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The U.S. Air Force's unmanned X-37B space plane has now circled Earth for more than 400 days on a hush-hush mission that is creeping closer and closer to the vehicle's orbital longevity record.
The X-37B spacecraft launched on Dec. 11, 2012, meaning that it has been aloft for 413 days as of Tuesday (Jan. 28) on the third mission for the program, which is known as OTV-3 (short for Orbital Test Vehicle-3). The endurance record is 469 days, set during OTV-2, which blasted off in 2011.
OTV-2 and OTV-3 have utilized different X-37B vehicle (the Air Force currently has two vehicles). The space plane currently zipping around Earth also flew the program's inaugural OTV-1 mission, which stayed in space for 225 days after launching in 2010. [See photos from the X-37B space plane's OTV-3 mission]
OTV-1 and OTV-2 both touched down at California's Vandenberg Air Force Base. But the Air Force and Boeing, which builds the X-37B, are eyeing NASA's Kennedy Space Center (KSC) in Florida as a landing site for future missions.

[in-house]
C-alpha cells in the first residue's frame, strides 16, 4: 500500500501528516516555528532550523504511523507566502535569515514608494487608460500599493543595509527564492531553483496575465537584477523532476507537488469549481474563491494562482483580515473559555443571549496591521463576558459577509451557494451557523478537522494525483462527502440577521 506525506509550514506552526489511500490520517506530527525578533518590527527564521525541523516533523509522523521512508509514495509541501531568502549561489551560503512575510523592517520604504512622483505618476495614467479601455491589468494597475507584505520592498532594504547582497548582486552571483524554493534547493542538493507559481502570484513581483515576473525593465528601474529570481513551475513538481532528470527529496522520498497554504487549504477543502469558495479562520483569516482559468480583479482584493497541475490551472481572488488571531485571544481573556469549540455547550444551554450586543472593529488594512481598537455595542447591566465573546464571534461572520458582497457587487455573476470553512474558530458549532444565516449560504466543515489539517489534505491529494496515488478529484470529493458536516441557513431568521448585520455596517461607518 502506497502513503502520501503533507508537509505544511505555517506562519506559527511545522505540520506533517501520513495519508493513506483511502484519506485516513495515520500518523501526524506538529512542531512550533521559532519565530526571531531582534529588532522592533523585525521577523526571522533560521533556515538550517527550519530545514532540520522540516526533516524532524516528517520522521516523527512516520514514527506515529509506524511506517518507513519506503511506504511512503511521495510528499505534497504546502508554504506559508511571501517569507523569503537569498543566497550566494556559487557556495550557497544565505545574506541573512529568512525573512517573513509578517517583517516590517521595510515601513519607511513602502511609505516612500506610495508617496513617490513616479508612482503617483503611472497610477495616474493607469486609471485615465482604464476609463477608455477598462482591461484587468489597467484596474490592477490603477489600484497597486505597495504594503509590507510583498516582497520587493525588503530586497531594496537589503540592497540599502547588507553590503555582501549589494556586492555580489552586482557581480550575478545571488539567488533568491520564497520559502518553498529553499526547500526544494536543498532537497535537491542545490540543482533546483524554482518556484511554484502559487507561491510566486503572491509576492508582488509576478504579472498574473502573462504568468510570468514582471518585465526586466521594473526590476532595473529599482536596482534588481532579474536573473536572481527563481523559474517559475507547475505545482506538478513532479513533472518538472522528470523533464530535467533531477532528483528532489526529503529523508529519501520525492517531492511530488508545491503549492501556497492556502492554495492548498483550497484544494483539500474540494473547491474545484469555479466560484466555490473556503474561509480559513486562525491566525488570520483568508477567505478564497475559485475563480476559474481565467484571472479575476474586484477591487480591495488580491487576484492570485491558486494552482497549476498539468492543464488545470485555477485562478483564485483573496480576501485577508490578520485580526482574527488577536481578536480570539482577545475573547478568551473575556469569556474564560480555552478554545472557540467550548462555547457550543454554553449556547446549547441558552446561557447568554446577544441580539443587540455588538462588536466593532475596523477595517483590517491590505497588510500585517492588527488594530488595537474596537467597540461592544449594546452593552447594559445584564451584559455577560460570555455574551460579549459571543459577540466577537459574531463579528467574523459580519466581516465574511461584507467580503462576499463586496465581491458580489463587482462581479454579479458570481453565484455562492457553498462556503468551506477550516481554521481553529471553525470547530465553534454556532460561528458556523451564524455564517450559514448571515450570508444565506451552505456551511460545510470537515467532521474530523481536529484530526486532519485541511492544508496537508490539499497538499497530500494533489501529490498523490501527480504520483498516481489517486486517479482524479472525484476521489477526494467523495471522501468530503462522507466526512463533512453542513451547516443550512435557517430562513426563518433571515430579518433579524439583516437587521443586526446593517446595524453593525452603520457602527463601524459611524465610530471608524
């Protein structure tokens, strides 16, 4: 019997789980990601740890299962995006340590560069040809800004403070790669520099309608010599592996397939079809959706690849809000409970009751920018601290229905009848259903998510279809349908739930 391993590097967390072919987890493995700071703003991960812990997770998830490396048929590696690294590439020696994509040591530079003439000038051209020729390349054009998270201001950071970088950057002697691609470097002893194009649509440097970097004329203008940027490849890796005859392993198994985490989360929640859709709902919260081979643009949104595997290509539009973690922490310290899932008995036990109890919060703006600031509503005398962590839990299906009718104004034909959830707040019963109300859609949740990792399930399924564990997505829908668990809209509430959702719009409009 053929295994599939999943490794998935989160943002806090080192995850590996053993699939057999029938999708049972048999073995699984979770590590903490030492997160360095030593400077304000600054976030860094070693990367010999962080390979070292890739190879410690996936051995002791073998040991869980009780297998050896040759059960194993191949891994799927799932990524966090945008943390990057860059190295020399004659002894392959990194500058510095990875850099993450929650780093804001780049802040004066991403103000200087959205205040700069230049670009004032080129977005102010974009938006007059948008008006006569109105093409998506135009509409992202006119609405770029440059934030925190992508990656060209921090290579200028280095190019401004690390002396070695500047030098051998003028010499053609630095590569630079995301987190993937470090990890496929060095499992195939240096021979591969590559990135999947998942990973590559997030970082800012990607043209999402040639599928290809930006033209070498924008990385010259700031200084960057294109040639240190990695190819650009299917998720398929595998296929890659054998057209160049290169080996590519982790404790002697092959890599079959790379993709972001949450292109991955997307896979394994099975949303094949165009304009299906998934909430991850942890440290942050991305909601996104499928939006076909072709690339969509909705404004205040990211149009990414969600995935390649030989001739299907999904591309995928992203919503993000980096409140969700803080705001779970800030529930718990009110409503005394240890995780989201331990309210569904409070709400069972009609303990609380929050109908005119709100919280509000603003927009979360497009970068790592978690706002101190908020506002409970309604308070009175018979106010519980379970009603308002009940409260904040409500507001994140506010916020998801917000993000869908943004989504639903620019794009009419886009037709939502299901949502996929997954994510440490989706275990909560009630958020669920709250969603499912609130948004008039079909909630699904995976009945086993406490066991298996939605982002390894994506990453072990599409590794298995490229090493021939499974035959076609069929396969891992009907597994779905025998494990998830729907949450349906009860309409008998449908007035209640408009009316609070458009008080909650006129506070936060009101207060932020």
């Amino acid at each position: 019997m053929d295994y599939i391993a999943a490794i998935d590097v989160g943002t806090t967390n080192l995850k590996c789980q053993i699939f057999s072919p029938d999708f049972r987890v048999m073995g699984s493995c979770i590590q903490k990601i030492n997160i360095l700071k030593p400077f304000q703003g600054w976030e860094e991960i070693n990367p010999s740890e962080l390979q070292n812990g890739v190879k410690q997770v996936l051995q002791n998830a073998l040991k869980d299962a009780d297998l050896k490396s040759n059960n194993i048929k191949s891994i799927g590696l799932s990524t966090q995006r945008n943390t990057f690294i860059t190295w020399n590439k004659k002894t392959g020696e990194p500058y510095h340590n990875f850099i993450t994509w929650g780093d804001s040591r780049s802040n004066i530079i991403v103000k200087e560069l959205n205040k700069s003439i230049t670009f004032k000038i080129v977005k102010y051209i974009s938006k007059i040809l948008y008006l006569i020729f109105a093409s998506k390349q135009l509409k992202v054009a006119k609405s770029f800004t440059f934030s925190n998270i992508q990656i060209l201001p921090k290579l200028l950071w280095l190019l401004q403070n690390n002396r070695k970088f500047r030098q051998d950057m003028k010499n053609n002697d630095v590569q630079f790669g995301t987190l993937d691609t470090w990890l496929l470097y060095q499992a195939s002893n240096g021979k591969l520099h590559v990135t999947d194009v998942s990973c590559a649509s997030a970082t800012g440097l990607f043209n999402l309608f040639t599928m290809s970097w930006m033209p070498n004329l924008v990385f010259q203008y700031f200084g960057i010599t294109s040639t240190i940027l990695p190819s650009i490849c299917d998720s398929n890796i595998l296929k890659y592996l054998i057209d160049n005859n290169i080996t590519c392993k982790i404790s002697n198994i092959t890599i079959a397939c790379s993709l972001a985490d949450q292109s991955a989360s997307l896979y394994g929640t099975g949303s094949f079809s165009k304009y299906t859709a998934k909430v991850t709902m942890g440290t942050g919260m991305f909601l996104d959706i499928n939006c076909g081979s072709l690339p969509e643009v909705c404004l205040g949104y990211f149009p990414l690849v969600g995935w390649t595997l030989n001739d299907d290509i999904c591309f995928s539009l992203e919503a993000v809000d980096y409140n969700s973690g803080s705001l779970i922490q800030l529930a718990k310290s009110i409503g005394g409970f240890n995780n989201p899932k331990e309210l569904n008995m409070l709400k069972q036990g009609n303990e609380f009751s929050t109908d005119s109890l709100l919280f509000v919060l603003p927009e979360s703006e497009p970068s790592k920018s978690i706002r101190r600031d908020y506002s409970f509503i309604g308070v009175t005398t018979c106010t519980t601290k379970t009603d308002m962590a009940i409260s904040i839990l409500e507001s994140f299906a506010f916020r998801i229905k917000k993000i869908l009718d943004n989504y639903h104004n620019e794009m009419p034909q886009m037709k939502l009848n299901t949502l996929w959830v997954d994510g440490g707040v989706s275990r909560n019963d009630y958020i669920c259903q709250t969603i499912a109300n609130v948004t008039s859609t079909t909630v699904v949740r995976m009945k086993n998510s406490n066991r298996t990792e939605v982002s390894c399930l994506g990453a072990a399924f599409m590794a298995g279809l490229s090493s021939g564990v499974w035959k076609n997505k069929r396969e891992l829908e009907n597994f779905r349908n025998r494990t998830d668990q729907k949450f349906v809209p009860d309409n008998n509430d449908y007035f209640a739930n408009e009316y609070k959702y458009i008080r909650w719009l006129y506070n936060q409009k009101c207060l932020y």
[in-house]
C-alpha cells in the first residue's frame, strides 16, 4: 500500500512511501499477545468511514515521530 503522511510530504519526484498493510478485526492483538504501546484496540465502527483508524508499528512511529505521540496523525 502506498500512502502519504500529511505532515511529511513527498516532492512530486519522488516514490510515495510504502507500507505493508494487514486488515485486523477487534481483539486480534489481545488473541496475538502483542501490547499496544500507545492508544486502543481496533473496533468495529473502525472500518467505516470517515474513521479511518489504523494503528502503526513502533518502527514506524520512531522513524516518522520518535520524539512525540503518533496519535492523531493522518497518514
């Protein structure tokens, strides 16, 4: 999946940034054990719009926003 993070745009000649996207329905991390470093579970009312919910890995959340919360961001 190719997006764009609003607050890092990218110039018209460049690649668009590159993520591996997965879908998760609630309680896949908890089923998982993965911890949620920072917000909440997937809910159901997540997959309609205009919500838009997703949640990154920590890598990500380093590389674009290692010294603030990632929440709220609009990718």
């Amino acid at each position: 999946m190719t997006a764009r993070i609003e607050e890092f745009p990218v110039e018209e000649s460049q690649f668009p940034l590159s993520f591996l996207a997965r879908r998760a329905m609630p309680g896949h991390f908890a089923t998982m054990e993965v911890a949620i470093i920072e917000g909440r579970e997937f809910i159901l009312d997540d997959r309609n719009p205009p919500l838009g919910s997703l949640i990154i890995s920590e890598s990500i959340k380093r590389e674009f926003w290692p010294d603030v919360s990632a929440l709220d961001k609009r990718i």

Coming home to FloridaBoeing announced this month that it will expand its presence in Florida by adding technology, engineering and support jobs at KSC.
As part of that package, investments will be made to convert the former space shuttle facility, Orbiter Processing Facility (OPF-1), to a structure that would enable the U.S. Air Force "to efficiently land, recover, refurbish, and re-launch the X-37B Orbital Test Vehicle (OTV), a 29-foot-long, reusable unmanned spacecraft," according to Boeing.
Construction will be completed by the second quarter of 2015, said Boeing spokeswoman Diana Ball.
The X-37B vehicles are being provided to the Air Force by Boeing's Space & Intelligence Systems. What payloads the robotic space planes carry on their confidential cruises remains classified. [Space Planes: Evolution of the Winged Spaceship (Infographic)]
This is a condensed version of a report that appeared on Space.com. Read the full report.
- Leonard David, SPACE.com's Space Insider Columnist
Leonard David has been reporting on the space industry for more than five decades. He is former director of research for the National Commission on Space and is co-author of Buzz Aldrin's new book "Mission to Mars – My Vision for Space Exploration" published by National Geographic. Follow us @Spacedotcom, Facebook or Google+. Originally published on SPACE.com.
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